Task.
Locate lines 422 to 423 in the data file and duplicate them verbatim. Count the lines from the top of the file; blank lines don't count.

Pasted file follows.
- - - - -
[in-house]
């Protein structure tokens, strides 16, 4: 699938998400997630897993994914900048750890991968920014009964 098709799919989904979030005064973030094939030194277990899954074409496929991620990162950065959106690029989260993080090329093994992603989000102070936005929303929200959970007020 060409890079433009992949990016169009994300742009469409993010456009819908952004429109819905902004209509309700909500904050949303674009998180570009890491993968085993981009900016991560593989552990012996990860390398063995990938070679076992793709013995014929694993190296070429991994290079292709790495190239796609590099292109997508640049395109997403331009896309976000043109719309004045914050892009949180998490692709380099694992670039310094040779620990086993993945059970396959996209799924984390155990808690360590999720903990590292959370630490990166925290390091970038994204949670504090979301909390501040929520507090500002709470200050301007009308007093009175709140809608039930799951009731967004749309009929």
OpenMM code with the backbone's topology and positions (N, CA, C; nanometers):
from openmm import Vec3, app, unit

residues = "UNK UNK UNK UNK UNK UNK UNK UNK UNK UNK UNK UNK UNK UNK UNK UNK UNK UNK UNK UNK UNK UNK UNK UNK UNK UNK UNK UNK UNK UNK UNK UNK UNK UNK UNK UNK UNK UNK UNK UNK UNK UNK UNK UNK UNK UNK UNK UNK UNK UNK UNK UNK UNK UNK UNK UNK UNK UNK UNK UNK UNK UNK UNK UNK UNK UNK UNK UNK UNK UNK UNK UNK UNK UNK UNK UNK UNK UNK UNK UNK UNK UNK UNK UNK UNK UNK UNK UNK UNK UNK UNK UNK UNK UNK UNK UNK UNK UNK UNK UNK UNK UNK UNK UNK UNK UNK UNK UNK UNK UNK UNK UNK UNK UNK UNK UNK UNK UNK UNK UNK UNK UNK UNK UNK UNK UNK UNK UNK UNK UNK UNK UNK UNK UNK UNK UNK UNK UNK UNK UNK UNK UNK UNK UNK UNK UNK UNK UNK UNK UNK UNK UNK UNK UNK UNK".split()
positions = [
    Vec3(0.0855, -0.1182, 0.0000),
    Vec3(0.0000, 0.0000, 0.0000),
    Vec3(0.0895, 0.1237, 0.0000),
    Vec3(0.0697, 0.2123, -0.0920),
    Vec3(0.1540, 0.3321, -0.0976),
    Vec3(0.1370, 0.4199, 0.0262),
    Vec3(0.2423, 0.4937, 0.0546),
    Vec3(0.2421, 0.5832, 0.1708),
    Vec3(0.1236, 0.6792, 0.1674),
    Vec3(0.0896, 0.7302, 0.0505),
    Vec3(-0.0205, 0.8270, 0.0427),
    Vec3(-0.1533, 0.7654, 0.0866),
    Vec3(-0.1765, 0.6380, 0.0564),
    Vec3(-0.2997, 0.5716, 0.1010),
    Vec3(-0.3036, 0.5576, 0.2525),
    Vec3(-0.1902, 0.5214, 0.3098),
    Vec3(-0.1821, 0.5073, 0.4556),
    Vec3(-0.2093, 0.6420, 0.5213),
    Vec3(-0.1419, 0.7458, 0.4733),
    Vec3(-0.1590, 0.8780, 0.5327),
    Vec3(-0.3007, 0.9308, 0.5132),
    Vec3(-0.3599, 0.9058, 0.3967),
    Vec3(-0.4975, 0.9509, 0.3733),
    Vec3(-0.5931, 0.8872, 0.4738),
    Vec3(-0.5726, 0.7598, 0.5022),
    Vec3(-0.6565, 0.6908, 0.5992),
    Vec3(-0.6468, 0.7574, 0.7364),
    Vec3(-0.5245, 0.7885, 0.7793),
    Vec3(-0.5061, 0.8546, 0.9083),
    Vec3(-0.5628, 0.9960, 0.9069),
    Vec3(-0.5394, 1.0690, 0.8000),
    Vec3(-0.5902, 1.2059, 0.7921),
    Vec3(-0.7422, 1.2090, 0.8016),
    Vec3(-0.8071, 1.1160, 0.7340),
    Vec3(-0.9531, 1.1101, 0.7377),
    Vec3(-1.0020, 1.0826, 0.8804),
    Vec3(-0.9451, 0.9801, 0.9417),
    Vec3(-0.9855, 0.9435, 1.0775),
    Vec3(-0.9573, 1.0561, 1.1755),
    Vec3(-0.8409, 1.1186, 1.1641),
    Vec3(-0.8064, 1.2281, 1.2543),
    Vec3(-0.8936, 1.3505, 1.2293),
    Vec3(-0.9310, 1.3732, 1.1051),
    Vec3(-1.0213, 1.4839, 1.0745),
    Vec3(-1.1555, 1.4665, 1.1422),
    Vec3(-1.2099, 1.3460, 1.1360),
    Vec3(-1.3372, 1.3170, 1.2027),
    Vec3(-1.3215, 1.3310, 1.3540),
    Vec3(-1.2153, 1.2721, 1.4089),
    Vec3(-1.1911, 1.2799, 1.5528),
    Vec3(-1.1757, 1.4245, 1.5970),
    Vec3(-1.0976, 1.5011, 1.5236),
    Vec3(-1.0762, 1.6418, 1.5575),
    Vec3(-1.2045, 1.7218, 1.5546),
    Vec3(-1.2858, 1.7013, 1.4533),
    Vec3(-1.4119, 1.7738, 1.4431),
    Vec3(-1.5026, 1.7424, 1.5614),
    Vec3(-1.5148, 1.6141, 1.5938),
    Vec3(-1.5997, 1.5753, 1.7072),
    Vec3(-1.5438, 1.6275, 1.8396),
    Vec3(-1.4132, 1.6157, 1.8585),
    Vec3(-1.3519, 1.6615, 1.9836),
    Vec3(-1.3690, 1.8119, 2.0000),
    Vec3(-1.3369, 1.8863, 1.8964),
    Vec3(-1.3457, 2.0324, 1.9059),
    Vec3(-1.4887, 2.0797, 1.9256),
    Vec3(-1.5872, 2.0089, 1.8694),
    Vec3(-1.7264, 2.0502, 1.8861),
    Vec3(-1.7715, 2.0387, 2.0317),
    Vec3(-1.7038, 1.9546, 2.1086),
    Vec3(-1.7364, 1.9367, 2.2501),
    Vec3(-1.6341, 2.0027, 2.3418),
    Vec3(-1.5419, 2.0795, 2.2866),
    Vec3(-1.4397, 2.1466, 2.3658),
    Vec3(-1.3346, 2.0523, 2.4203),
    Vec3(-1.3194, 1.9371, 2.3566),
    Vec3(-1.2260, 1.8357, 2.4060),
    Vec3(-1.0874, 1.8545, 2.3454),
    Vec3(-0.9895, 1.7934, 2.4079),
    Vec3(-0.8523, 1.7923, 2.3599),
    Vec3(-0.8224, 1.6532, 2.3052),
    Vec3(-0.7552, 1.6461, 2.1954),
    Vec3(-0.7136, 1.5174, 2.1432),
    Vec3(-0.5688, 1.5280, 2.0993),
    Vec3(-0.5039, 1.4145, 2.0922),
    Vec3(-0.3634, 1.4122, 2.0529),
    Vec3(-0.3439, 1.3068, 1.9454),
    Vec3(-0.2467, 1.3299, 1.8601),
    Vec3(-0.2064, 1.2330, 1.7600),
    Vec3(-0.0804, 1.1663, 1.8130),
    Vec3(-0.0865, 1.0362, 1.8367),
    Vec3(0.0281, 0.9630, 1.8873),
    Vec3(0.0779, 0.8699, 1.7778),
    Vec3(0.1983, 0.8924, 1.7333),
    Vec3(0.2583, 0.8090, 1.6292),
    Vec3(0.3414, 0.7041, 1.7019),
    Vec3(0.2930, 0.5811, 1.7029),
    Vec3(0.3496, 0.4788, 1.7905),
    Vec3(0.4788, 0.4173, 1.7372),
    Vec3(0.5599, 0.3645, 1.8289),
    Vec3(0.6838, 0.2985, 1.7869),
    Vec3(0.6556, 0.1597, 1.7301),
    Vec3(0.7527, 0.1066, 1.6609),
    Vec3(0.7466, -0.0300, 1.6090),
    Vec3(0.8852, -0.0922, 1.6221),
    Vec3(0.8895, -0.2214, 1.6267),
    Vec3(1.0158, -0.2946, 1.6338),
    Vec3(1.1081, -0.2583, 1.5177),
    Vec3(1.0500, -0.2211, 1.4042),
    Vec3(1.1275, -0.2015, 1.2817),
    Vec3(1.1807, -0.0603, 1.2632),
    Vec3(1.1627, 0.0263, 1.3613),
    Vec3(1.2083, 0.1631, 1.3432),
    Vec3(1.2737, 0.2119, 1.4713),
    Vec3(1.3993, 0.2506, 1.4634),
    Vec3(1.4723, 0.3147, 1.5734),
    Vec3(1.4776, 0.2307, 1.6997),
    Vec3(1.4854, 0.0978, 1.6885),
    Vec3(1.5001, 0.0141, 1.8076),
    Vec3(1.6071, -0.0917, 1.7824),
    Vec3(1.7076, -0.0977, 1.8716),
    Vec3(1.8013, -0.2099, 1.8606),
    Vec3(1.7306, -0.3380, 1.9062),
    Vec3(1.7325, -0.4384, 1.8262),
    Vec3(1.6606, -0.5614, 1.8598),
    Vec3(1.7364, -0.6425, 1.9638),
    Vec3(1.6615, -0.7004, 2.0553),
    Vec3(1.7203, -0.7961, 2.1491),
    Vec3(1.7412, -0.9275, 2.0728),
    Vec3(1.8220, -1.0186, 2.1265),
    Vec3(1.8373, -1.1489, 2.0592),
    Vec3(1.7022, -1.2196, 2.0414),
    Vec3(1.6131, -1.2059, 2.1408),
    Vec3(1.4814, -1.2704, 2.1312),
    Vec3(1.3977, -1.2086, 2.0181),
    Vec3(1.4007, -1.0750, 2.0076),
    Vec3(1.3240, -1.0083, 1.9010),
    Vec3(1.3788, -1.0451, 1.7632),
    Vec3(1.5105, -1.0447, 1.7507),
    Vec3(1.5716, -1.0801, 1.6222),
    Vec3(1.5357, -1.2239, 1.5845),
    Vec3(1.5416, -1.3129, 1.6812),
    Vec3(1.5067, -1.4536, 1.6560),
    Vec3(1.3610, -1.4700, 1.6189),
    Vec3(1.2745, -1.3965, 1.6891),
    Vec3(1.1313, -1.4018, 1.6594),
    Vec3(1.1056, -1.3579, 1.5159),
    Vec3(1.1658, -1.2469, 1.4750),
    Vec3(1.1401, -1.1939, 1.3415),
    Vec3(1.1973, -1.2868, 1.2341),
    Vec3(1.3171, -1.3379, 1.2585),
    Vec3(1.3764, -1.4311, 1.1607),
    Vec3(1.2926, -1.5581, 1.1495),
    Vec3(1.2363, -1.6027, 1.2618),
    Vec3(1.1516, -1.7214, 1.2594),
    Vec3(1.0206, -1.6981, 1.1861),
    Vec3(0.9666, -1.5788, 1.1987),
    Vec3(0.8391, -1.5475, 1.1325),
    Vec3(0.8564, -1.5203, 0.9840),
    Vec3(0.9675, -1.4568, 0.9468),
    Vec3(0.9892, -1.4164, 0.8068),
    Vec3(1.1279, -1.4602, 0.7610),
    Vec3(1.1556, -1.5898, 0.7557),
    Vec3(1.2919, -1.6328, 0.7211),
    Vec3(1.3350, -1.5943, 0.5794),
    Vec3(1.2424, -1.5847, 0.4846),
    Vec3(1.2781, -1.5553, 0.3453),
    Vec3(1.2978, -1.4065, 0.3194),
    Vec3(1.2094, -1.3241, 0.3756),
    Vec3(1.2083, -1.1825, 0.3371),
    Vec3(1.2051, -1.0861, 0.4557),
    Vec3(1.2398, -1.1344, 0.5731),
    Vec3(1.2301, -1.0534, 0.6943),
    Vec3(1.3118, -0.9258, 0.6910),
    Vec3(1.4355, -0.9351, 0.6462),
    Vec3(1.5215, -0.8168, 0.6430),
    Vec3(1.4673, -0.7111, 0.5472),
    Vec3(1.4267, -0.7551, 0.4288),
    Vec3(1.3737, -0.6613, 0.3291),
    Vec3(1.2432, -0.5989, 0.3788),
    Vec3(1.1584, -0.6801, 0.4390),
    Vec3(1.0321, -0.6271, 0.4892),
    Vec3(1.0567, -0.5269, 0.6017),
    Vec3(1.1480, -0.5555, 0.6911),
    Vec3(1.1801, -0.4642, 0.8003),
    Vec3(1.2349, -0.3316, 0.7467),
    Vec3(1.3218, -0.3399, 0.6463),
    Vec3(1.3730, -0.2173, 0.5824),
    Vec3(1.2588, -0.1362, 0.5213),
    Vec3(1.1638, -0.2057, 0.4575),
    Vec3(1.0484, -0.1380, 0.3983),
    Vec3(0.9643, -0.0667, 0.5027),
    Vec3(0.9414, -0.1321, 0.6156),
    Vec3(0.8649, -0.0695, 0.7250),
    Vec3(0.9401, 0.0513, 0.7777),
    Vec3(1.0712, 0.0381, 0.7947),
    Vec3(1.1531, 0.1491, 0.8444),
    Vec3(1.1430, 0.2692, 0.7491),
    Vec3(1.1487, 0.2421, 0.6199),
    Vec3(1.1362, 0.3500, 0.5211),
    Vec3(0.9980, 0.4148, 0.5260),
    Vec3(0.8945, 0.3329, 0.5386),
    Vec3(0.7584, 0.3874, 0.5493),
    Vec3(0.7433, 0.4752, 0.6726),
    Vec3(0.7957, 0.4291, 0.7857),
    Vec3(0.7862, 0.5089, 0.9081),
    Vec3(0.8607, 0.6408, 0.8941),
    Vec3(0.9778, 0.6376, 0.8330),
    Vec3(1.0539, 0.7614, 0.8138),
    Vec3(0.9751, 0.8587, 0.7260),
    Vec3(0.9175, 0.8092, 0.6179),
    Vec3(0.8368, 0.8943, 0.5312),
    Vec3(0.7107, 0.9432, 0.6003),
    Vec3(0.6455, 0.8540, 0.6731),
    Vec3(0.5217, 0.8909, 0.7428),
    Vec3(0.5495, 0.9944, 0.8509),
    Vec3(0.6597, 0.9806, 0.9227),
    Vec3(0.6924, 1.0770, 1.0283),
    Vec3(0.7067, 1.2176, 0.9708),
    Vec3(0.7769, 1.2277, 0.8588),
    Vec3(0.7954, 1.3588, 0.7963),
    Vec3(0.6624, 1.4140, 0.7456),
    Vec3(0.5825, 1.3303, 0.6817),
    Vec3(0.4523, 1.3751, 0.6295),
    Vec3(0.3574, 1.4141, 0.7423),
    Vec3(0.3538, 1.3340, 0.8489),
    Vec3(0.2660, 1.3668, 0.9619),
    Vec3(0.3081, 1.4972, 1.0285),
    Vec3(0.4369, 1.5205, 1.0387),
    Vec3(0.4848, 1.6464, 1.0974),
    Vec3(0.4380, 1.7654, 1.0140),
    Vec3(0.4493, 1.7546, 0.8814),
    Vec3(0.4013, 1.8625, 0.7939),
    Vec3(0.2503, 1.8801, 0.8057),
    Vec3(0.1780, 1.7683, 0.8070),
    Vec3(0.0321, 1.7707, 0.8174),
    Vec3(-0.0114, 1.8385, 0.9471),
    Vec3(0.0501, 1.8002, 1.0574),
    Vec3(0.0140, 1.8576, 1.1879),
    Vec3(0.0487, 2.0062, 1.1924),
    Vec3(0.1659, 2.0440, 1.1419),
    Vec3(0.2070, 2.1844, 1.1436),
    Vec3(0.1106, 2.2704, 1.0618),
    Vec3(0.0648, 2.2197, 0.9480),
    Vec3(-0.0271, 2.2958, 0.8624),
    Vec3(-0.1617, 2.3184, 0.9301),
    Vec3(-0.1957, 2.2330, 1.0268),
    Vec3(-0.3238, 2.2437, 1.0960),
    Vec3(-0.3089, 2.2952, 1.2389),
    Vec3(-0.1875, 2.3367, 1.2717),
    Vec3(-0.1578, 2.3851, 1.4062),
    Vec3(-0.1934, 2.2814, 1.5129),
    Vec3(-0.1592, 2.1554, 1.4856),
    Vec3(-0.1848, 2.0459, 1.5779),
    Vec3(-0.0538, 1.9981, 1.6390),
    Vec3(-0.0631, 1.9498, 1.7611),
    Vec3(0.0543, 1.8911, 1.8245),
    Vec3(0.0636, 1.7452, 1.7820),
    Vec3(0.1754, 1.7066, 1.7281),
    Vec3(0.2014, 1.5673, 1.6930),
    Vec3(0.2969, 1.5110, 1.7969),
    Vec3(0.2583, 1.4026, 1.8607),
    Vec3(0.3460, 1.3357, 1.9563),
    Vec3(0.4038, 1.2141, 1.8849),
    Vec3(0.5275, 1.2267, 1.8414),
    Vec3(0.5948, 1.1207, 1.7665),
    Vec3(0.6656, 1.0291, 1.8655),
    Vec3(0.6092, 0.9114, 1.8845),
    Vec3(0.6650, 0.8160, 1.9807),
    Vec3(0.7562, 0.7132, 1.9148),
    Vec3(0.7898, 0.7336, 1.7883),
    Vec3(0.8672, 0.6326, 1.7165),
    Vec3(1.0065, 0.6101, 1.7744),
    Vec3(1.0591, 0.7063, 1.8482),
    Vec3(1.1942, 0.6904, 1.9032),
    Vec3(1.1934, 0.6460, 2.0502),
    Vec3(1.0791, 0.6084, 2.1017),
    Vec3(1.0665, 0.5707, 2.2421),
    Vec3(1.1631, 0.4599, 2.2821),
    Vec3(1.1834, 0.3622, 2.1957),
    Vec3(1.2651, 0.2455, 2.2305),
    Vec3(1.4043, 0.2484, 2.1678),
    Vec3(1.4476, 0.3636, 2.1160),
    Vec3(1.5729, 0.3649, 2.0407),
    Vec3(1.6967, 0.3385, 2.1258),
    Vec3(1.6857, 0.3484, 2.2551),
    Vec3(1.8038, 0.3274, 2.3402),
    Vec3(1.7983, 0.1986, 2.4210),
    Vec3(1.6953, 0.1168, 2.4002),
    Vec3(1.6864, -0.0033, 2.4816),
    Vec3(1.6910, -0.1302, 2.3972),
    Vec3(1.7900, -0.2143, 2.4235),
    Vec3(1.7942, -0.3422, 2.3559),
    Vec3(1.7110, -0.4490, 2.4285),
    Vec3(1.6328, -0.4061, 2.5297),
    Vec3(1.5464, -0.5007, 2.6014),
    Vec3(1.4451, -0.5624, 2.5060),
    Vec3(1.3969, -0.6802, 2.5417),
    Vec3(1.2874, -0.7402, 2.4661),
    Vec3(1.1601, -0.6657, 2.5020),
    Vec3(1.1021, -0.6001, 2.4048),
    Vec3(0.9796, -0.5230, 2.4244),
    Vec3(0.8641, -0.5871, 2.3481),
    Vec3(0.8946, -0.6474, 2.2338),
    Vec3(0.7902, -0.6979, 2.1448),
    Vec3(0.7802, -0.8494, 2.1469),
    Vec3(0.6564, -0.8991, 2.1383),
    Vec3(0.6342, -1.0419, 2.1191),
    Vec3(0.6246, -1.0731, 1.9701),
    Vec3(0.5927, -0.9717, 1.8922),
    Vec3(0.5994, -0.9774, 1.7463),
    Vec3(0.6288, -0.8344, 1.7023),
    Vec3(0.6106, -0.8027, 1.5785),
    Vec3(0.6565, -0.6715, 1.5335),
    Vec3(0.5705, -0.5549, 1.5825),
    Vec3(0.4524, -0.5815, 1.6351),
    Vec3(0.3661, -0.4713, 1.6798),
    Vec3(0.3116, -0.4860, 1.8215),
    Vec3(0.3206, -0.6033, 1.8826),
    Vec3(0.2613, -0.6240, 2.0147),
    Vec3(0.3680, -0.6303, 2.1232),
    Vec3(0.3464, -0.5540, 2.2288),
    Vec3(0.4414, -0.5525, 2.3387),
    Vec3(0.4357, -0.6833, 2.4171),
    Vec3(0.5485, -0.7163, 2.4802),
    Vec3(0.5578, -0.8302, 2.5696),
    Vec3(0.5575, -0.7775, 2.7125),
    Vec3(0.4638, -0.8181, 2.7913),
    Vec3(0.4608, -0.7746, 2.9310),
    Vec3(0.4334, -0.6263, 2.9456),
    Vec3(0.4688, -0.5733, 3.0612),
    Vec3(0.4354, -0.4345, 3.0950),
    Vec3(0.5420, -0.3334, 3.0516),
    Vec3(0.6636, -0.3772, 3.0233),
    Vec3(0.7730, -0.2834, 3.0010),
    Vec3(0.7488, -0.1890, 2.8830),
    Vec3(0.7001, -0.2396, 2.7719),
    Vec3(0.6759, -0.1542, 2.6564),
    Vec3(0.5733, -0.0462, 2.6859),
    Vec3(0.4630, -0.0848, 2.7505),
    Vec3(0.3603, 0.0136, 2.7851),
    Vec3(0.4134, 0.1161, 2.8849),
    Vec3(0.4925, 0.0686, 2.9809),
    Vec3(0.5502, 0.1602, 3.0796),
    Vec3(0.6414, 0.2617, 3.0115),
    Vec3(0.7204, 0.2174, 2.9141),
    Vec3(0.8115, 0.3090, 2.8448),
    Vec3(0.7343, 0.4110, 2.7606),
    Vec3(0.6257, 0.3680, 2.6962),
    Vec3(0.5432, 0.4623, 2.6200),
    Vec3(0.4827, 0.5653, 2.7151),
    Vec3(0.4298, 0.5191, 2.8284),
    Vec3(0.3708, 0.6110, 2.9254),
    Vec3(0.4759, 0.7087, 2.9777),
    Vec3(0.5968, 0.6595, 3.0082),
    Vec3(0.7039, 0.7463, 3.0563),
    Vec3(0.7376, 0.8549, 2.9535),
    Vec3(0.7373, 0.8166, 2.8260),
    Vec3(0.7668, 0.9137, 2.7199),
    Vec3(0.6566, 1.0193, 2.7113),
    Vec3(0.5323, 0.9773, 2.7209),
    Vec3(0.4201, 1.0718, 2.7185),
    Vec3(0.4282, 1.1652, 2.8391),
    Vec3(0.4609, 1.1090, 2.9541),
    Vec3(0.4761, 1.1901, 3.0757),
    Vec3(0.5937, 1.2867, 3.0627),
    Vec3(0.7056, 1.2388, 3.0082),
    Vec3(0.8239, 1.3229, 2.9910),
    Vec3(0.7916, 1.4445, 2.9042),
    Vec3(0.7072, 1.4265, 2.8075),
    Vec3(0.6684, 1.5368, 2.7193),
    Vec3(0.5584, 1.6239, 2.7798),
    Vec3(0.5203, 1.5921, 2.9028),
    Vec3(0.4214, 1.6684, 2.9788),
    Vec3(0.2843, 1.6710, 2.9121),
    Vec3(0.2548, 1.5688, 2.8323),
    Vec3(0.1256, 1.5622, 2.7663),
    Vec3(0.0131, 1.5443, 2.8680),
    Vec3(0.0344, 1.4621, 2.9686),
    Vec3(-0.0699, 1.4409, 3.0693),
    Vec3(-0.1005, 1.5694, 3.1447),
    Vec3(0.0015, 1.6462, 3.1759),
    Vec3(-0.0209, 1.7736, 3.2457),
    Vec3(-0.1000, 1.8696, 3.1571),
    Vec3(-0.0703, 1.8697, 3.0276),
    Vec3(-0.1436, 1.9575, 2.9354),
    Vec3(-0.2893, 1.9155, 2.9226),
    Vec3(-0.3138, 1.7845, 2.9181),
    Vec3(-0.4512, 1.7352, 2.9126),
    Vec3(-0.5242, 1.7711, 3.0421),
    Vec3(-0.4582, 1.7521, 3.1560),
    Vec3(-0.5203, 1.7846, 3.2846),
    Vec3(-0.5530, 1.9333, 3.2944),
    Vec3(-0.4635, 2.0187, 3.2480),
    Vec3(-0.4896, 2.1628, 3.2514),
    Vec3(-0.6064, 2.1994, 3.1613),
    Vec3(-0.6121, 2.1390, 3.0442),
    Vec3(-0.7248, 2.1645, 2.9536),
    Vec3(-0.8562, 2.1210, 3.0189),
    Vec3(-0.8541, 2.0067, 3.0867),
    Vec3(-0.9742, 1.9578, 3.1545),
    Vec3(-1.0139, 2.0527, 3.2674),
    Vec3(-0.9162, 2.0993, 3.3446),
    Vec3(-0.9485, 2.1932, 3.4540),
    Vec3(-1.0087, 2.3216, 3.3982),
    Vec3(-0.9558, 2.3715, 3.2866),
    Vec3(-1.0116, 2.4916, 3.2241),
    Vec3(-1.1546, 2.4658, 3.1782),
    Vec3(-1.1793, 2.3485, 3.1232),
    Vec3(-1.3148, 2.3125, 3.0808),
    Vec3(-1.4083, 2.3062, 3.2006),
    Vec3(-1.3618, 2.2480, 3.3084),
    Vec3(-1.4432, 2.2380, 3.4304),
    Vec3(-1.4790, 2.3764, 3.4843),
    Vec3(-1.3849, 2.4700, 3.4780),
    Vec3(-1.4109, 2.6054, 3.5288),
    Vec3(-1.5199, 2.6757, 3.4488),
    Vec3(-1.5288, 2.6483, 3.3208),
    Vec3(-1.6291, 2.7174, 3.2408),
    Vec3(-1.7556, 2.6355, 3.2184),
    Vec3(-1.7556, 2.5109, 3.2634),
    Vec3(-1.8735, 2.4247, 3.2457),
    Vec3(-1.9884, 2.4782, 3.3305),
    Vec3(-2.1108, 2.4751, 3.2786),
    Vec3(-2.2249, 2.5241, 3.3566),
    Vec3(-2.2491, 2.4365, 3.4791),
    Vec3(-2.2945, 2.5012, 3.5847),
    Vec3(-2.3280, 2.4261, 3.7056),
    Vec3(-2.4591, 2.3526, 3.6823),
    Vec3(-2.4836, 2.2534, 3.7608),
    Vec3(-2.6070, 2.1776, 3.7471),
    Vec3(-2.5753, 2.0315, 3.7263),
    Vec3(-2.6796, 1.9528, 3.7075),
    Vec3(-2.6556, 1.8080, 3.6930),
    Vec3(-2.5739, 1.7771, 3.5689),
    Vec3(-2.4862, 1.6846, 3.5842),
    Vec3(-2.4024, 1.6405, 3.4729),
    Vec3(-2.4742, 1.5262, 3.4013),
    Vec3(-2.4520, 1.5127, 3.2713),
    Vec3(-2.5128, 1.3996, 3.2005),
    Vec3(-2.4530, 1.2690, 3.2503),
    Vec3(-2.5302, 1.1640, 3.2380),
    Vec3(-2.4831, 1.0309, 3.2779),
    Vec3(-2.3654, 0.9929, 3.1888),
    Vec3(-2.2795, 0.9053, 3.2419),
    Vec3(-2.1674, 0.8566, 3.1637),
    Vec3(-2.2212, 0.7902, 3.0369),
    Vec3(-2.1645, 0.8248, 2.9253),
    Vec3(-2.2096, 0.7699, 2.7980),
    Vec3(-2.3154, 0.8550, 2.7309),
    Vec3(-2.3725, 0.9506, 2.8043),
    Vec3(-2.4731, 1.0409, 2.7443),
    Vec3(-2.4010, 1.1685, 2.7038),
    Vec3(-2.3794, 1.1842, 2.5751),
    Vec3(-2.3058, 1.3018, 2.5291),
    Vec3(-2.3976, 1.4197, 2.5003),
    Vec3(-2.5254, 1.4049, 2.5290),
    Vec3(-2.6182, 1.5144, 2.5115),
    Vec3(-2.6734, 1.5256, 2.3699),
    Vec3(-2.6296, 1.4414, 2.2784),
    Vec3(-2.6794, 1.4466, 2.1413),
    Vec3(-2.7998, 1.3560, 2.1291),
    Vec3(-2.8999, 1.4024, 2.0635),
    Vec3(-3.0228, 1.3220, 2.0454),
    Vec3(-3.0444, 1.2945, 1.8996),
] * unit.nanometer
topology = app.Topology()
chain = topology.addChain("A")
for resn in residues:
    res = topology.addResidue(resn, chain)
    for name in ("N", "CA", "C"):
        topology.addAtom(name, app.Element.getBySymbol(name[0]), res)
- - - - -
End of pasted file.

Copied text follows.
    Vec3(-1.4109, 2.6054, 3.5288),
    Vec3(-1.5199, 2.6757, 3.4488),